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jms1425 last won the day on November 28 2016

jms1425 had the most liked content!

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About jms1425

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  • Gender
  • Location
    Cleveland, OH

More information about you

  • Your Association Name
    CBUA (college), Suburban Umpires Association (HS)
  • Types/Levels of Baseball called
    college, high school
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  1. NCAA rules. This was not my game, but heard the story, so I hope I am representing it all correctly. R1 R2, no outs. Deep drive to center field, over CF head. Ball is bounding on the ground, CF catches up to it at the warning track, gloves it, takes another step or so in stopping his momentum, goes to plant his foot to make a throw back to the cutoff man when his foot slides just under the edge of the centerfield fence and gets caught under the fencing. CF tries for a moment to pull his foot free but can't, then raises his hands over his head (with the ball still in his glove). At the time he raises his hands, the BR had touched and was a step or so past 2nd base, R1 had touched and passed 3rd, and R2 had touched the plate. Waddayagot?
  2. "...if he drops the ball due to his lack of body control or control of the ball, it is not a tag. A voluntary and intentional release is substantive proof of complete control." If you think this is a voluntary and intentional release, then you have a tag and an out. I don't see this is a voluntary and intentional release. One problem in this example is that, despite using what 99% of the time would be good timing in making his call, the fielder dropped the ball after the umpire has signaled an out. We all hate the "Out! No, wait - SAFE!" thing, but I don't think the umpire has any choice in this one.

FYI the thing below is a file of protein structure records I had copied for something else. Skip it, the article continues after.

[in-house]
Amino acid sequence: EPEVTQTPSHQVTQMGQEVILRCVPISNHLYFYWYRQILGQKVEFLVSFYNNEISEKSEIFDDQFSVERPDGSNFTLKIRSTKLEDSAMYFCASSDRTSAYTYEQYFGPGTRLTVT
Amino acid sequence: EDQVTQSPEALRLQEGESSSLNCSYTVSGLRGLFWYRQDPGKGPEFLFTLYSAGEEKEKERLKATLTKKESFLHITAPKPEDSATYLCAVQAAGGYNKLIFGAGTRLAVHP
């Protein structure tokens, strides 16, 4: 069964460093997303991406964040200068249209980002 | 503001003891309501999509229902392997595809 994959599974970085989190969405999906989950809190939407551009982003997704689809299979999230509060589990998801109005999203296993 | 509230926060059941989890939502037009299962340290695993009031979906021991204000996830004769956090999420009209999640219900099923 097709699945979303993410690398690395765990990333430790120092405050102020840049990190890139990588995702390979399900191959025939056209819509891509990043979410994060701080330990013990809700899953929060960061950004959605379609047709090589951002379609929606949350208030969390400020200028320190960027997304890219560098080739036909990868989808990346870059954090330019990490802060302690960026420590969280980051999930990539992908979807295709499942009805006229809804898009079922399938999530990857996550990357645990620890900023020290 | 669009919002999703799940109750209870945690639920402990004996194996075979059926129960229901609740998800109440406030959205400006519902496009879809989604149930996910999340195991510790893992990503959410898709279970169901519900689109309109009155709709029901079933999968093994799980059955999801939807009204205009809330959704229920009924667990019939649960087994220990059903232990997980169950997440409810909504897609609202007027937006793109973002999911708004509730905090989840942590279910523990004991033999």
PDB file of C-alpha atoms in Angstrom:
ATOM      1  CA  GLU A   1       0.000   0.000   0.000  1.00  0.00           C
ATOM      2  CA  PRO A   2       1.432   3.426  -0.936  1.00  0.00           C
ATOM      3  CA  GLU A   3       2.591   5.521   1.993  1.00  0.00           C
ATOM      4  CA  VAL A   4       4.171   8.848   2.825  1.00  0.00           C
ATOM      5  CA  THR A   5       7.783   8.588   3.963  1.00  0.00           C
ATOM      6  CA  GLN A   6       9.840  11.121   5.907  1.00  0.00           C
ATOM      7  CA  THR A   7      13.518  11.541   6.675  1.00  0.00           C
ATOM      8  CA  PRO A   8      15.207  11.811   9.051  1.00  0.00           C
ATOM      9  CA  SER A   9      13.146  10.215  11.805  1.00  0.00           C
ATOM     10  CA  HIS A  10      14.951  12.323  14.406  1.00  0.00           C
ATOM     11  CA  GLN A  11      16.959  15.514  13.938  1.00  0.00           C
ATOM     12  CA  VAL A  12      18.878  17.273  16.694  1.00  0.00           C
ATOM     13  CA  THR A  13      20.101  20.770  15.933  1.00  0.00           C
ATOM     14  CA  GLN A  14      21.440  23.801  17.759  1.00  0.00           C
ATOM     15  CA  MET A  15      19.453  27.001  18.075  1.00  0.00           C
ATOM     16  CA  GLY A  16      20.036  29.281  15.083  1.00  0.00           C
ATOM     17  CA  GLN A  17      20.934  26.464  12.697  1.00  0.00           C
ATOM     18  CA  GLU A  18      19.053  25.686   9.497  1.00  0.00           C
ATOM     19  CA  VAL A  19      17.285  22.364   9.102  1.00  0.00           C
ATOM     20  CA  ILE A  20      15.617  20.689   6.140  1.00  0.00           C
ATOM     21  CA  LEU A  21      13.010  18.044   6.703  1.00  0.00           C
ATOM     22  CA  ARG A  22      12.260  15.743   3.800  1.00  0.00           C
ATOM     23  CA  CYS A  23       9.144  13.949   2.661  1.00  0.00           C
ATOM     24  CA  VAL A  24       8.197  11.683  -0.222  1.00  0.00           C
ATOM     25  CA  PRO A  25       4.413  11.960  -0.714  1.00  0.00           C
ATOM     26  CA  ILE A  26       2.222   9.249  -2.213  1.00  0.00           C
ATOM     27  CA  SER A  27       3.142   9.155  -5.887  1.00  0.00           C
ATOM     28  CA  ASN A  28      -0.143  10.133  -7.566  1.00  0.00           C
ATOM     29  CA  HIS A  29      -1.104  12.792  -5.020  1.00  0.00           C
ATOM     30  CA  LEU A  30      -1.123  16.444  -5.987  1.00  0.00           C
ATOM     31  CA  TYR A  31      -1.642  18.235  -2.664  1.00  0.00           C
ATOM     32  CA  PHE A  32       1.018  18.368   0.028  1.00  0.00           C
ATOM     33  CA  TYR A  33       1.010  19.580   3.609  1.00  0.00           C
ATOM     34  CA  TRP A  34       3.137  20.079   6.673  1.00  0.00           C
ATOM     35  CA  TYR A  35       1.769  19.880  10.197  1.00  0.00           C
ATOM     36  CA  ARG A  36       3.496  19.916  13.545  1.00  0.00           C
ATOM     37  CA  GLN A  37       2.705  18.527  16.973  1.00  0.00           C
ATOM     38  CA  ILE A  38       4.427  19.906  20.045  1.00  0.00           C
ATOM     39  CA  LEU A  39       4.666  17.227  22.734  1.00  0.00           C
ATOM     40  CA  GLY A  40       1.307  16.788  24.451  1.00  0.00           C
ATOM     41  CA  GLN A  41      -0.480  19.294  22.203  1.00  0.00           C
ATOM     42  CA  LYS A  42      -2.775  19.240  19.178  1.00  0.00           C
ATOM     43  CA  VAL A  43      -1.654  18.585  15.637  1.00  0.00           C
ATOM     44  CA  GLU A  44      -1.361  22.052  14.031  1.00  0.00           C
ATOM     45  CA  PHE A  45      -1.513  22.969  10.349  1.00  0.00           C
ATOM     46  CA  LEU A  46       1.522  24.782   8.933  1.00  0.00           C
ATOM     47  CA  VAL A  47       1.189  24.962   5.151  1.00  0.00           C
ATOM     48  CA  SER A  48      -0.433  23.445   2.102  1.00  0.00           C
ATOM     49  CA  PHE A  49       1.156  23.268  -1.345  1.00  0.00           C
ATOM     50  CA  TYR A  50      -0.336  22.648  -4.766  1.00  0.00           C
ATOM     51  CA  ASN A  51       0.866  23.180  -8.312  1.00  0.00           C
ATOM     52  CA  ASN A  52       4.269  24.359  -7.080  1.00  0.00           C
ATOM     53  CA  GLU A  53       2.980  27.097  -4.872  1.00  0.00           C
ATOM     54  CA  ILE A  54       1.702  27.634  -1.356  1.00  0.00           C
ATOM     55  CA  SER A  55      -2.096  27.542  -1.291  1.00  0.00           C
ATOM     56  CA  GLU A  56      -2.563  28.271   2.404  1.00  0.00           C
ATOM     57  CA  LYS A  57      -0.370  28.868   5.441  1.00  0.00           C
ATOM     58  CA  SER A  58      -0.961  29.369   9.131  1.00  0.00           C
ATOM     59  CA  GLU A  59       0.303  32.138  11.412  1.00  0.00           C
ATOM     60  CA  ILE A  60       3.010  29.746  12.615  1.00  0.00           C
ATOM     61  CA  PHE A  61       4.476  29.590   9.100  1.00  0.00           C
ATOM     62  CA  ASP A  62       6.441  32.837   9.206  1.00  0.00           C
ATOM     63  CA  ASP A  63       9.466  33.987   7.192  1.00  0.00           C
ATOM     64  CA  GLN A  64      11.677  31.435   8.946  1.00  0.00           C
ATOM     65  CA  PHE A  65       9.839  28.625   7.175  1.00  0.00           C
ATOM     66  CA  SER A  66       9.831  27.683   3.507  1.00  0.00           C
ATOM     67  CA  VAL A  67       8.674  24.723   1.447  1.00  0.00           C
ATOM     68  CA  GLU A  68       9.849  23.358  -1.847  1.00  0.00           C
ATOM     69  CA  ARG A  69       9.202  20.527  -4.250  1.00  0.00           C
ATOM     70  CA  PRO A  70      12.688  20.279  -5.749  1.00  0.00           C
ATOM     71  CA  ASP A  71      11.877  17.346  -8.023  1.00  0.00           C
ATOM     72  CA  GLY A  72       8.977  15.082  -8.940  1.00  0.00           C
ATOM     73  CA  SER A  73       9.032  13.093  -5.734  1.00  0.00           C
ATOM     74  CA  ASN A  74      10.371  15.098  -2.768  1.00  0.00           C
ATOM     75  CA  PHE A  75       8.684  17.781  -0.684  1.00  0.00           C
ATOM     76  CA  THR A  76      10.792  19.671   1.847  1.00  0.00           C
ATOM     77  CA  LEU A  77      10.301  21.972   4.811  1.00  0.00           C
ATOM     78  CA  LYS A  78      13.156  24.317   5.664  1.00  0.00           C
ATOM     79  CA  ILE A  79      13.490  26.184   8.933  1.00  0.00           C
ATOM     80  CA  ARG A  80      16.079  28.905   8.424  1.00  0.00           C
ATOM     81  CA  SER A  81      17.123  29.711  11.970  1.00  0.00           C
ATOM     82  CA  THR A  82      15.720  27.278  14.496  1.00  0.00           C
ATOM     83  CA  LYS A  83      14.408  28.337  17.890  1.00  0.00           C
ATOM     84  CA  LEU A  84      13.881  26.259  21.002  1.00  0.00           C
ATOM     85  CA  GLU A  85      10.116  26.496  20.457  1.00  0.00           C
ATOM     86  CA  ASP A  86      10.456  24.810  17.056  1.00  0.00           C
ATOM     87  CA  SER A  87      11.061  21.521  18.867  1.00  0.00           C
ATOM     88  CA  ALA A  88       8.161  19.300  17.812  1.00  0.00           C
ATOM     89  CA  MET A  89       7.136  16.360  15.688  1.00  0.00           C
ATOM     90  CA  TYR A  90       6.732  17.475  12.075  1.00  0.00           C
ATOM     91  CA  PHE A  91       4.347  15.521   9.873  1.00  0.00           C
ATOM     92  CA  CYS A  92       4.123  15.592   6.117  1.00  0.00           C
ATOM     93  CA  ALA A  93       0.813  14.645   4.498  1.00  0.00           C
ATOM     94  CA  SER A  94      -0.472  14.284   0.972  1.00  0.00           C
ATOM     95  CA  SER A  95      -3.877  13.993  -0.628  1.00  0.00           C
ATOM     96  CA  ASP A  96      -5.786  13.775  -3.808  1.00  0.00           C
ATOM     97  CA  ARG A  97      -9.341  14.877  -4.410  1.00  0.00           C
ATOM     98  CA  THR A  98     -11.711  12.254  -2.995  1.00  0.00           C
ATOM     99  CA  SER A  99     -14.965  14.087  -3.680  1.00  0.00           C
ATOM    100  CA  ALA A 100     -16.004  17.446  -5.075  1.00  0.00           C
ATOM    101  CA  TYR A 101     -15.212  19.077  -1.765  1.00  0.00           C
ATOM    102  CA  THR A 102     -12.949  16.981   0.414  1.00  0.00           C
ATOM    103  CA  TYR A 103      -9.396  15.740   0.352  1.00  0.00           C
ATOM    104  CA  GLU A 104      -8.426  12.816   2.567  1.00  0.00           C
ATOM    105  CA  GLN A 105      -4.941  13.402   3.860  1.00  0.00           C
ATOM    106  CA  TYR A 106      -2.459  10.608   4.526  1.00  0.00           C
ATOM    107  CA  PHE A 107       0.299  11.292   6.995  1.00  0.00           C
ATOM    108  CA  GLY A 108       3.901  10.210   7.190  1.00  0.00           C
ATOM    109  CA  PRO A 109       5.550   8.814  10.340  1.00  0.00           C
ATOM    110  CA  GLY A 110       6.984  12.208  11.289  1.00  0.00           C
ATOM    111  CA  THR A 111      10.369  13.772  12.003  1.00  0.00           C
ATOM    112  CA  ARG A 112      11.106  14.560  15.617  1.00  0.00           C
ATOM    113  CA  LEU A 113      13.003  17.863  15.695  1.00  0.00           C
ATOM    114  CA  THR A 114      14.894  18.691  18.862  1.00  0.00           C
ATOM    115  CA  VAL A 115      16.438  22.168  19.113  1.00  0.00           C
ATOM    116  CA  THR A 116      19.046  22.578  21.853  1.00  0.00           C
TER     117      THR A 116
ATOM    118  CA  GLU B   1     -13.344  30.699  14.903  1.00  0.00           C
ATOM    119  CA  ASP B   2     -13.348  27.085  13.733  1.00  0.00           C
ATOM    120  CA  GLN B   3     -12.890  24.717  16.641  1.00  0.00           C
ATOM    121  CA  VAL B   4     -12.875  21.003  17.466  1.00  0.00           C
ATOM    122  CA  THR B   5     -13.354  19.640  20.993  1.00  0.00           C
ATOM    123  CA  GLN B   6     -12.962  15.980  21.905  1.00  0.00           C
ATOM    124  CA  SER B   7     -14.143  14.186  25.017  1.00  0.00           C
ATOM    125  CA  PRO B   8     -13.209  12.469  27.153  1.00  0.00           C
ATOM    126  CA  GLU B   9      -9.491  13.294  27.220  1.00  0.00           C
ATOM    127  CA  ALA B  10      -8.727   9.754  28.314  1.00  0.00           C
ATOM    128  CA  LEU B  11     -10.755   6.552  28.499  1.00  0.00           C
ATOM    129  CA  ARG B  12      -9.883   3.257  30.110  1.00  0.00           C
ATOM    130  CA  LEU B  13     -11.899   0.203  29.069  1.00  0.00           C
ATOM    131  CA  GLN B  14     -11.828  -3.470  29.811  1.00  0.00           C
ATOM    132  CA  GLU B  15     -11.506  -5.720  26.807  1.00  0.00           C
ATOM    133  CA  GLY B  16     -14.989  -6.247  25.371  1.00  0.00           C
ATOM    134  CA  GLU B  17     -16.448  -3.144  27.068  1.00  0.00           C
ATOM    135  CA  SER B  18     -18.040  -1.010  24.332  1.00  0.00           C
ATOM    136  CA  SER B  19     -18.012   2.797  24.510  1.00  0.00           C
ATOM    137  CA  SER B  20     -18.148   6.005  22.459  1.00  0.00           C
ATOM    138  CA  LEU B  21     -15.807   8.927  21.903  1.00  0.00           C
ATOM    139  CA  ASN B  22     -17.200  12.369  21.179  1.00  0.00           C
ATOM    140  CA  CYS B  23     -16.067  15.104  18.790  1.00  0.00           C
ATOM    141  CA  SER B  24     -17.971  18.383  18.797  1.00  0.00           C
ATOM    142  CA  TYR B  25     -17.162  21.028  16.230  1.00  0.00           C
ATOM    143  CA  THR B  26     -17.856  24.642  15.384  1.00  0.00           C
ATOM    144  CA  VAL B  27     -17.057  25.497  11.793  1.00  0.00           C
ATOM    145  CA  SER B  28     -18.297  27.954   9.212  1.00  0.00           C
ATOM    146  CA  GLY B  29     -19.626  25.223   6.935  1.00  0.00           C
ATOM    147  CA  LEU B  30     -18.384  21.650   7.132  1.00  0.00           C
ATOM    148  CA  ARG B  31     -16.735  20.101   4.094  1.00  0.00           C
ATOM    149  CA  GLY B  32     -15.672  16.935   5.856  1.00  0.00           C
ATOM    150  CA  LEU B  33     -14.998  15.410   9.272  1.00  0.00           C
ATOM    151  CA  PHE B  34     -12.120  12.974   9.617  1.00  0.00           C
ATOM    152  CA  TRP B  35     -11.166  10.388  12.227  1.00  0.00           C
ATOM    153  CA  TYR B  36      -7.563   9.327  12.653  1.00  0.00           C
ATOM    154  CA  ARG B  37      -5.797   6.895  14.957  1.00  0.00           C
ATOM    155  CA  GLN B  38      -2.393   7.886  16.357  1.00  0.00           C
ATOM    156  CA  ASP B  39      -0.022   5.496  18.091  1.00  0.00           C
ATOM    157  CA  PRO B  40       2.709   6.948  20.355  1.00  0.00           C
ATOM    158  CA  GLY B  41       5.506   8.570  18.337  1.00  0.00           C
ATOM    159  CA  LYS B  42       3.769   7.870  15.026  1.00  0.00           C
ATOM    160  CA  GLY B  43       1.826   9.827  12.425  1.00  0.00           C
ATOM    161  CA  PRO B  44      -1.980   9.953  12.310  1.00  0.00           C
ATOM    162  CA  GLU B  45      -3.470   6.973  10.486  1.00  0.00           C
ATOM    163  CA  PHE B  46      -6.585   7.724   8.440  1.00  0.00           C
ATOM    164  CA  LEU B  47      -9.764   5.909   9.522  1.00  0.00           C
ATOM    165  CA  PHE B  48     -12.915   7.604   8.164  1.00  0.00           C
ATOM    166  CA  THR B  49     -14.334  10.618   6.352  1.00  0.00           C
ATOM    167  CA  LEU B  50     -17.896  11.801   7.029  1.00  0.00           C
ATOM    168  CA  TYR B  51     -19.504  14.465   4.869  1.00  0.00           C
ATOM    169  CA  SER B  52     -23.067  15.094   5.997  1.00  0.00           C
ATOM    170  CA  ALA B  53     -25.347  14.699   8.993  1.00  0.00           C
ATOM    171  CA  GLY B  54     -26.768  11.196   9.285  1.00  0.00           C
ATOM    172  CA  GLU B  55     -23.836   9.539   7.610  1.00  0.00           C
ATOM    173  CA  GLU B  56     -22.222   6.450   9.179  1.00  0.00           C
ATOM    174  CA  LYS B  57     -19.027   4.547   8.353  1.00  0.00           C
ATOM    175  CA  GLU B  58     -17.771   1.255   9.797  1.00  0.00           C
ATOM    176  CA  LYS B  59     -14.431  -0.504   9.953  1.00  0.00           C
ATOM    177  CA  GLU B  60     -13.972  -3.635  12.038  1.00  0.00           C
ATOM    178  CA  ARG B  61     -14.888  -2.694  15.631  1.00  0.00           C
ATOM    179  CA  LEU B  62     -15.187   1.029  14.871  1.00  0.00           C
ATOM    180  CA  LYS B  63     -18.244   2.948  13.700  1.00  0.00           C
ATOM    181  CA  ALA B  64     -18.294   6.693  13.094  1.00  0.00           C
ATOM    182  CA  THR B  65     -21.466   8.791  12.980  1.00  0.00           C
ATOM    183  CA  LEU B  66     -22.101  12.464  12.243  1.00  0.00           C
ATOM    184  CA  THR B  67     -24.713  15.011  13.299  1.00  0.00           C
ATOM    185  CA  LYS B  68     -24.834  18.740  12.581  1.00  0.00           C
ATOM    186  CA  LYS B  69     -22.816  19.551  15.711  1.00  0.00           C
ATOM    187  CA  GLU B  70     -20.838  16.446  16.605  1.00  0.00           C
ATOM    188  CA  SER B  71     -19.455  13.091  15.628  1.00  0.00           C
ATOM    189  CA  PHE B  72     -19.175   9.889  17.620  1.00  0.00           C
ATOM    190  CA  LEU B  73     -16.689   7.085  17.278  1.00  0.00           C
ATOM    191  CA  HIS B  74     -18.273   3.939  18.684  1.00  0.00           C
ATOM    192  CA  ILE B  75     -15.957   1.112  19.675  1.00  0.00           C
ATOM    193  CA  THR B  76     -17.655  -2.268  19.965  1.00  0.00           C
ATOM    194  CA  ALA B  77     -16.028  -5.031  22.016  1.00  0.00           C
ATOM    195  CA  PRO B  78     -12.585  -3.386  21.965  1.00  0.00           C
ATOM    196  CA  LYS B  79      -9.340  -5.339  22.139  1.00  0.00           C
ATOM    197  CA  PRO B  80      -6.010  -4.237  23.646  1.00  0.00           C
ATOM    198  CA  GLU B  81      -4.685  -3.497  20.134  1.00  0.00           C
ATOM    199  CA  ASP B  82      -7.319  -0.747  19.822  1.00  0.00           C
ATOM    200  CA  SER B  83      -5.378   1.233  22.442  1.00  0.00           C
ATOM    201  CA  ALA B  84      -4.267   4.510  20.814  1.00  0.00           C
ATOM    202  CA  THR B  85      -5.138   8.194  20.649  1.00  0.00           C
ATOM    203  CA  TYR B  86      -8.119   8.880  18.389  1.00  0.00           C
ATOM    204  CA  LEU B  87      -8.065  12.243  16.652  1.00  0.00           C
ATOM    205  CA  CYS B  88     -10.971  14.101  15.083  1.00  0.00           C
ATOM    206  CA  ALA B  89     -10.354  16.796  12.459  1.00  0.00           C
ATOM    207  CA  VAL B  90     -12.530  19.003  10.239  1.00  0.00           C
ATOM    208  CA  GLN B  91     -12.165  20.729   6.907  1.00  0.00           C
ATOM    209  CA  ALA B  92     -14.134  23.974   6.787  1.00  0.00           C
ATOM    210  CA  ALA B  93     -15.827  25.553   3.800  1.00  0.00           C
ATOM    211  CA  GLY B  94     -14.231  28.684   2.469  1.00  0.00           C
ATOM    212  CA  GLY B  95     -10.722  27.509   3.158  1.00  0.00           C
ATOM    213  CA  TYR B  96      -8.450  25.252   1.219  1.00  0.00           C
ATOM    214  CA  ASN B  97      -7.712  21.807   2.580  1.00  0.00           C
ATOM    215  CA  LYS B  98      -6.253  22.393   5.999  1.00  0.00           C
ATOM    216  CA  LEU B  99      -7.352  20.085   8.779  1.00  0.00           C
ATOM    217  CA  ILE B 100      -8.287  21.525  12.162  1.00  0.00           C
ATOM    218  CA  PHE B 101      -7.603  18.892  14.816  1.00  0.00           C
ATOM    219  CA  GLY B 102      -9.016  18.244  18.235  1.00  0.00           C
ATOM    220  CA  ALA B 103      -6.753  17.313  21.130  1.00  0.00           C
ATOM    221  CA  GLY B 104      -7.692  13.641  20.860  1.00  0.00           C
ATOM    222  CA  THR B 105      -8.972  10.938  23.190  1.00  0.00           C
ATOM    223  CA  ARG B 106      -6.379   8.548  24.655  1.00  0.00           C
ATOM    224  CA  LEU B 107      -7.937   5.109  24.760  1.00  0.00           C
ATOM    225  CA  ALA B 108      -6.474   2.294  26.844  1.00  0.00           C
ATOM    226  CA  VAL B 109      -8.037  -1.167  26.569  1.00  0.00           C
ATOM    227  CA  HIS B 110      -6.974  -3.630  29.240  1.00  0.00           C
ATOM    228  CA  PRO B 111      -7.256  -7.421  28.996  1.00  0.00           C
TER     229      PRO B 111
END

3. One thing that jumped out at me was how the pitcher is holding it, turning his hand more than most do to fully expose the shiny swoosh. Maybe it's more innocuous than I'm making it, but, like I said, I noticed that right away, which was suggestive to me that he knows it can be distracting, and is tryin got take advantage of that. If it flashes at me (like with Mudisfun and his sunny day point) then it becomes distracting to me, and I'll make him change it. Otherwise, I am probably not going to do anything about it unless someone complains.
  4. And better to do it this way now than to balk the kid next month in the playoffs.
  5. I have no problem with it either, with the conditions noumpere laid out. I file this sort of thing under "preventive officiating." When you do things like this, it helps me out next week. Or maybe you the next time you have that team.
  6. It happened in the Indians game a couple days ago, so a lot of people are curious. So many people seem to think that it's a force out, but it's not. This is a time play. Even the Rangers manager had a lengthy discussion with the umpire after the play.
  7. Nice. I used to teach at Ashland HS and live there. Nice town. Coach Schaly does a nice job with that program, too. I have some of their regular season games this year. I'll be sure to ring your brother up if I get the chance. lol
  8. College spring tournament in Florida. One of the places northern teams go to start their year a little earlier than they could at home. -- there are 2 "versions" of the tourney, but there's an "umpire registration" link on each. I'd imagine this year is closed out, but there's always next year.
  9. I am packing my equipment bag tonight (including my uniforms) to ship it via Fed Ex (half the cost of the airline), and I am trying to decide whether to bring my powder / Carolina blue shirts. Do guys bring those, or is this strictly black?